Home | About | Donate

Canadian News Probe Gives Families of Missing and Murdered Indigenous Women a Voice


#1


#2

"About 70 percent of family members expressed the desire for a national inquiry into the issue, a call that has so far been rejected by the federal government."

This is a a problem of deeply-ingrained, systemic racism that is as Canadian as Maple Syrup and poutine!

Note that cases stretch as far back as 1951 and that a number of relatievs have never been questioned about the disappearances of their daughters, mothers and sisters, until the CBC investigation. This is not about the Reform Party of Canada [reformed into the CPC]. It implicates Liberals, Conservatives, Wild Rose as well the NDP.

This has echoes of the Robert Picton murders, where years of ignoring the disappearances of [mostly] Aboriginal women in BC served to embolden Picton. Yes, he was caught, after 100s of women's remains were found at his pig farm; how many of those women would still be alive had the various police departments done their job is shameful.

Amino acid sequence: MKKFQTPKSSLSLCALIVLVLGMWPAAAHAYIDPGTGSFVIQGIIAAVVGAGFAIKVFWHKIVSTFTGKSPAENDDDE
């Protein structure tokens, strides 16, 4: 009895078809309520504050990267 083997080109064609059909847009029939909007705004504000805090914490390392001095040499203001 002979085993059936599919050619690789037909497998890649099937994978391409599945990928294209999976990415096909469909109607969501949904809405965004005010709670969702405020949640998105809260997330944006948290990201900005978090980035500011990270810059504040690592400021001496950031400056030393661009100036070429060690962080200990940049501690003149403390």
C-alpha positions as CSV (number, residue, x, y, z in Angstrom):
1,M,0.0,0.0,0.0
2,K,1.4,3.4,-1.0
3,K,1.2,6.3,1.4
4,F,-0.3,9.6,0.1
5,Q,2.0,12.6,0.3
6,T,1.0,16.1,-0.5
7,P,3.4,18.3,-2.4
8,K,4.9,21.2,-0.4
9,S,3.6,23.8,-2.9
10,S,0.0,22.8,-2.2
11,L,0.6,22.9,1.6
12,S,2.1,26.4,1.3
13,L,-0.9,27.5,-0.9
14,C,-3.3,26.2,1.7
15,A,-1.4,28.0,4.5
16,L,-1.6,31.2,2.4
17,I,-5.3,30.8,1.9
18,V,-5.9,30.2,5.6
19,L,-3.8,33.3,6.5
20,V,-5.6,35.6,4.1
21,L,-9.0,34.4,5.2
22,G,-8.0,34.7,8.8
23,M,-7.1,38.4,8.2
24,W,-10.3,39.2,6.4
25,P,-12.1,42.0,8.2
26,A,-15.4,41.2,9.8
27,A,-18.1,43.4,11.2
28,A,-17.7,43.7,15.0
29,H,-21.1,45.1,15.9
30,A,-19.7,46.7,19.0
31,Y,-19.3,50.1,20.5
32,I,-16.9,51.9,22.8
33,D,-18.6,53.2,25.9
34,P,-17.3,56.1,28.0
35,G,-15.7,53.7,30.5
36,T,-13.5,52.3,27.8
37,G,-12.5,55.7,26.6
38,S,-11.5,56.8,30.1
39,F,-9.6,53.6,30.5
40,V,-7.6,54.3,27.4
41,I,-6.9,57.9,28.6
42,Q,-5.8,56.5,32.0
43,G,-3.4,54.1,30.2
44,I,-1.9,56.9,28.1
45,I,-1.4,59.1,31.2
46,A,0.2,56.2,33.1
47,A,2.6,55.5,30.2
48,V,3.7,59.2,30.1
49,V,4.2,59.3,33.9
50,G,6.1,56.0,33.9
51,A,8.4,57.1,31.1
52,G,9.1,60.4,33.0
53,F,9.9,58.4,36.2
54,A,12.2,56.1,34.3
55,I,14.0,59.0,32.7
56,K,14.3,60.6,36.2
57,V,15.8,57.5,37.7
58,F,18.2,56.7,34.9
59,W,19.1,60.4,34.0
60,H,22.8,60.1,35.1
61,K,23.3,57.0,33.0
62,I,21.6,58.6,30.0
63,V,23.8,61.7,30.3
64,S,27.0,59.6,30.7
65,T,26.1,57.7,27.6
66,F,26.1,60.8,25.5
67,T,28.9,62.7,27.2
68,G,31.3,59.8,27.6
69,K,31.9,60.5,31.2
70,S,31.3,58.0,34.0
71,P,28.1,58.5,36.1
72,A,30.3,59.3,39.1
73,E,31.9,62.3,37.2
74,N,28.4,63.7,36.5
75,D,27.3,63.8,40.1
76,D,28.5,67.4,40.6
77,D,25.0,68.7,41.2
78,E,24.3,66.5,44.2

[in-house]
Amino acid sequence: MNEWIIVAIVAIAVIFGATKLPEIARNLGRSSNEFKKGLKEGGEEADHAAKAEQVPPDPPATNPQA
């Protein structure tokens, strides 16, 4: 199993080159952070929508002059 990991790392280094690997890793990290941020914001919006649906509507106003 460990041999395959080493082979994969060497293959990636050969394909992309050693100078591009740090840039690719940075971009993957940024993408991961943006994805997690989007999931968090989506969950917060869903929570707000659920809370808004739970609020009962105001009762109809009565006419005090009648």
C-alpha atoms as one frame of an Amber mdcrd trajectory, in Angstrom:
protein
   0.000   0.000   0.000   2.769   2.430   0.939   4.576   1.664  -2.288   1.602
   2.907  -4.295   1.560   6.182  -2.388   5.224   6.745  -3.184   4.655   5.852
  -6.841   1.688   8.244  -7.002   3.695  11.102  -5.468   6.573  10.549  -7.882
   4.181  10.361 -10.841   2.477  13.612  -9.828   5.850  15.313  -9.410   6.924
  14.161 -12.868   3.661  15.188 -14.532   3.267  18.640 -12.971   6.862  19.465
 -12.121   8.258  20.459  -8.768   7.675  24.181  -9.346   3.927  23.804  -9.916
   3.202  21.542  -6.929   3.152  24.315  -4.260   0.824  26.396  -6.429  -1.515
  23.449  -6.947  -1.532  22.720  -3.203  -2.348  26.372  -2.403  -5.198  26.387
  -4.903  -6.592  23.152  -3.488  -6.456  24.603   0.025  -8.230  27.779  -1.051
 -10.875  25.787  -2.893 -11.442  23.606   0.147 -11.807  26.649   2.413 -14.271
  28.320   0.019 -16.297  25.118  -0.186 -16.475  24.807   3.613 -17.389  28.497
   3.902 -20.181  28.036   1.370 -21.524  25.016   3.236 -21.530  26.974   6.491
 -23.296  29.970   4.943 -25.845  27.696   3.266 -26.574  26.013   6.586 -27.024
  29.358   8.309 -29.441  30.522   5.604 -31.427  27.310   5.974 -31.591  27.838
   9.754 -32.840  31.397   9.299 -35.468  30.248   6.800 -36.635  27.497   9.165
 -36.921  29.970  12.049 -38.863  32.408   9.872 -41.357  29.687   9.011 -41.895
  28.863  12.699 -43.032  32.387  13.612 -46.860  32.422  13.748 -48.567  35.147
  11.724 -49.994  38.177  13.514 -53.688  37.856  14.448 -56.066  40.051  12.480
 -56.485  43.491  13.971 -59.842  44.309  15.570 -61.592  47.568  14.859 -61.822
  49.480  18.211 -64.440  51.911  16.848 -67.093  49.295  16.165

There was (is?) a practice in Manitoba (and I think Saskatchewan too) where police officers who picked up an intoxicated aboriginal person, would drive them out to a remote area and leave them to 'find their way home.' Apparently, the racist rationale was that, as Natives, they could survive the elements (did I mention that the cases came to light in months of January-February, where the temperatures in Prairies can get to -40 degrees Celsius (without accounting for the significant Prairie wind chill).

Concerning these 240+ unsolved cases (I'm sure there are more), the mentality of the police is the same. This is what the police purportedly told the grandmother of a missing 17 year old girl in Winnipeg in 2007, "Oh she's just a prostitute, she's probably just on a binge, she'll come home." (But she never did. She was killed).

  • BC's Highway of Tears Task Force: One arrest and one conviction in the past 10 years
  • Alberta's Project Kare: Three convictions in the past 12 years
  • Manitoba's Project Devote: One solved case in past 5 years
    (Source: cbc.ca)

The commonly cited reason for low conviction/arrest rate: lack of resources. In other words, numerous governments have not cared about the issue for decades, and numerous governments still do not care. (While cities/provinces are responsible for the cases in urban areas, the federal government is responsible for cases on-reserve....there is a lot of blame/shame to go around).